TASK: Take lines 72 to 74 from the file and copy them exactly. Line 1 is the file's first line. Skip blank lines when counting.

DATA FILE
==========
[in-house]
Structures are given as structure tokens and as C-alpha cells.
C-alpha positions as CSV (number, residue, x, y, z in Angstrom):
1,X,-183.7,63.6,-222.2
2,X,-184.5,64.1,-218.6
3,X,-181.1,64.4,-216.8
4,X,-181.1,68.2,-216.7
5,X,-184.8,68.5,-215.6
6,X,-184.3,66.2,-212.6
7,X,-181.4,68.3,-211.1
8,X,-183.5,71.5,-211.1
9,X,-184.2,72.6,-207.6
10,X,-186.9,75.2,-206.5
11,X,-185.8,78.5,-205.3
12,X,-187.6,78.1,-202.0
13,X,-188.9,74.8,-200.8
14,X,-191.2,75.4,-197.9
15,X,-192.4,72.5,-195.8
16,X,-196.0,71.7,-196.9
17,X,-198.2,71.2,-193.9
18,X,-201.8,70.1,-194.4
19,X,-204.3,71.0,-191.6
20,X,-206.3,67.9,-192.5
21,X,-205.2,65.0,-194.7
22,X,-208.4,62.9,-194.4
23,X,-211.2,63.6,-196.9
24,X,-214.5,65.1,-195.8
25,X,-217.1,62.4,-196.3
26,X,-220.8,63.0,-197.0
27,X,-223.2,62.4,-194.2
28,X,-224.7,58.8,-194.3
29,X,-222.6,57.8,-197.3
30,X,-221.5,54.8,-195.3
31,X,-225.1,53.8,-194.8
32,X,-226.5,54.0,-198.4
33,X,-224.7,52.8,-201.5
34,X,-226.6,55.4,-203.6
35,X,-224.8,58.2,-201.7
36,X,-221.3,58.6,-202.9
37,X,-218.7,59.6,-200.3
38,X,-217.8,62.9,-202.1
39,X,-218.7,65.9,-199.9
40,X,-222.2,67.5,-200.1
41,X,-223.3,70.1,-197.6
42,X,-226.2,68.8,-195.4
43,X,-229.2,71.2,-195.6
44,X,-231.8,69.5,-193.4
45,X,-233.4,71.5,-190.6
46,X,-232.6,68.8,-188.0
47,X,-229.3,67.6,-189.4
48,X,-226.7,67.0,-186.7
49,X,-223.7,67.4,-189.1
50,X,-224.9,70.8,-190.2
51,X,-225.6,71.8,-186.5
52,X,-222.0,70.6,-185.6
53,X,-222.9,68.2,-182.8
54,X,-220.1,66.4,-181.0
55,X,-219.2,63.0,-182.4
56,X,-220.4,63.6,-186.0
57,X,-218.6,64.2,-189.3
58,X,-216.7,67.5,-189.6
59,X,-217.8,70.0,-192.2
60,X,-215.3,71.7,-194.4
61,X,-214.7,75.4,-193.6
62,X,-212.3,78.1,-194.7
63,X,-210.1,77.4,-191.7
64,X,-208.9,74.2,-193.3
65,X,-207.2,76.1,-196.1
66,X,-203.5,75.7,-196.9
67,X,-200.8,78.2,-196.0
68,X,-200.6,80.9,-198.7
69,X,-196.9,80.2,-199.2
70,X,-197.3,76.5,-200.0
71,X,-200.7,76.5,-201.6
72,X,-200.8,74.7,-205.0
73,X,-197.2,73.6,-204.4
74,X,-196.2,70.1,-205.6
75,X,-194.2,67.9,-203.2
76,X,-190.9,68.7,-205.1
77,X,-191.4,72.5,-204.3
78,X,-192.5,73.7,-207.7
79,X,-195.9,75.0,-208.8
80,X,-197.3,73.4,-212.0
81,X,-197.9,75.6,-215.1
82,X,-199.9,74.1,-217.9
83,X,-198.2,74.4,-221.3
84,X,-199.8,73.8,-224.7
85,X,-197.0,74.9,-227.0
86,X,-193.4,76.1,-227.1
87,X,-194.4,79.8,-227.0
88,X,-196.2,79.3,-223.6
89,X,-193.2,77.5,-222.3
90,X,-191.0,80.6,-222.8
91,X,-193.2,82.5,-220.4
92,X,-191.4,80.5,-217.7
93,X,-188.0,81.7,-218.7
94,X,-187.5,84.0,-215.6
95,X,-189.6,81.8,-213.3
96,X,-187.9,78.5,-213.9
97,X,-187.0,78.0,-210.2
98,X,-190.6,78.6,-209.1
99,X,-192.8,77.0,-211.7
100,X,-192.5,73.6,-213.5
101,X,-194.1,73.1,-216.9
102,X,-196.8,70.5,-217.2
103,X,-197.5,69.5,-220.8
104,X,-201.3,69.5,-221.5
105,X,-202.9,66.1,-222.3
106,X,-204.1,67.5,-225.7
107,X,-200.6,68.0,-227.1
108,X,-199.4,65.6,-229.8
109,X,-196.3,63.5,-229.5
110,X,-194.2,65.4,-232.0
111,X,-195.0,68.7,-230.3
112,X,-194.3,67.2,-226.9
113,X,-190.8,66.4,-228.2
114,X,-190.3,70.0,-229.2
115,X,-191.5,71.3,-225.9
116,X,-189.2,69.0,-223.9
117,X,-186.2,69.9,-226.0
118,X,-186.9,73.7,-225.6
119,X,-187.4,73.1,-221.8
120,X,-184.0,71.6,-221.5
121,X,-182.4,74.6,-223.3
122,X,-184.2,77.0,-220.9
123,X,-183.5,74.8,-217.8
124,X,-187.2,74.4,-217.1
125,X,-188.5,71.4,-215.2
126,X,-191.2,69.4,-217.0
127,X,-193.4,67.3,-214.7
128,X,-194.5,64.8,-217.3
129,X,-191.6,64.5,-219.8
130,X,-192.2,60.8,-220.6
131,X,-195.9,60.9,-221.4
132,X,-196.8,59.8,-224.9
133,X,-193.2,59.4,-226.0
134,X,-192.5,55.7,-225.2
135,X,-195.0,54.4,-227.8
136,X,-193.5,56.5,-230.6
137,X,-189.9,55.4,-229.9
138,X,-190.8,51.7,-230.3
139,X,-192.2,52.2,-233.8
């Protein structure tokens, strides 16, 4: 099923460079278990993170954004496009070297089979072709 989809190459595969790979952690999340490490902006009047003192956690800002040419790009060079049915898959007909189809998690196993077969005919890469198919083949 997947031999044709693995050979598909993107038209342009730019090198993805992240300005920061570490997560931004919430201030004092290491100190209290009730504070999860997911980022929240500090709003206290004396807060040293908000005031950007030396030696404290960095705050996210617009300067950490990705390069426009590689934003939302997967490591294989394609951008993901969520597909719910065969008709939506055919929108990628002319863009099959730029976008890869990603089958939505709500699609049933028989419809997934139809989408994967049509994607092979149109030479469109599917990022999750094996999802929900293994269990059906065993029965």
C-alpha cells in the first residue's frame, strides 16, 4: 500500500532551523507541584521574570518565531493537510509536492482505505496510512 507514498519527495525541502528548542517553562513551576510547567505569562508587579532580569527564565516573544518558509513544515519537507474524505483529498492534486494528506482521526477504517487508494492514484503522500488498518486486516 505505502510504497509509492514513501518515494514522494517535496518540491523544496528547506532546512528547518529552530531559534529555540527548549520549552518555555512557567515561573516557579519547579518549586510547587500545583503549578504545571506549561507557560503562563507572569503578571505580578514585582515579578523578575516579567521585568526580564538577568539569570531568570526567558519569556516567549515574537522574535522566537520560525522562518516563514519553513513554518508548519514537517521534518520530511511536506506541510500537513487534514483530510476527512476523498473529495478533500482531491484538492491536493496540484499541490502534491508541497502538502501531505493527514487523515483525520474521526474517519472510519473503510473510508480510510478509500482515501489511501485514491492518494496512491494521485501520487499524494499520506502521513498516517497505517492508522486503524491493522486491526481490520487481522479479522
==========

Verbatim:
69,X,-196.9,80.2,-199.2
70,X,-197.3,76.5,-200.0
71,X,-200.7,76.5,-201.6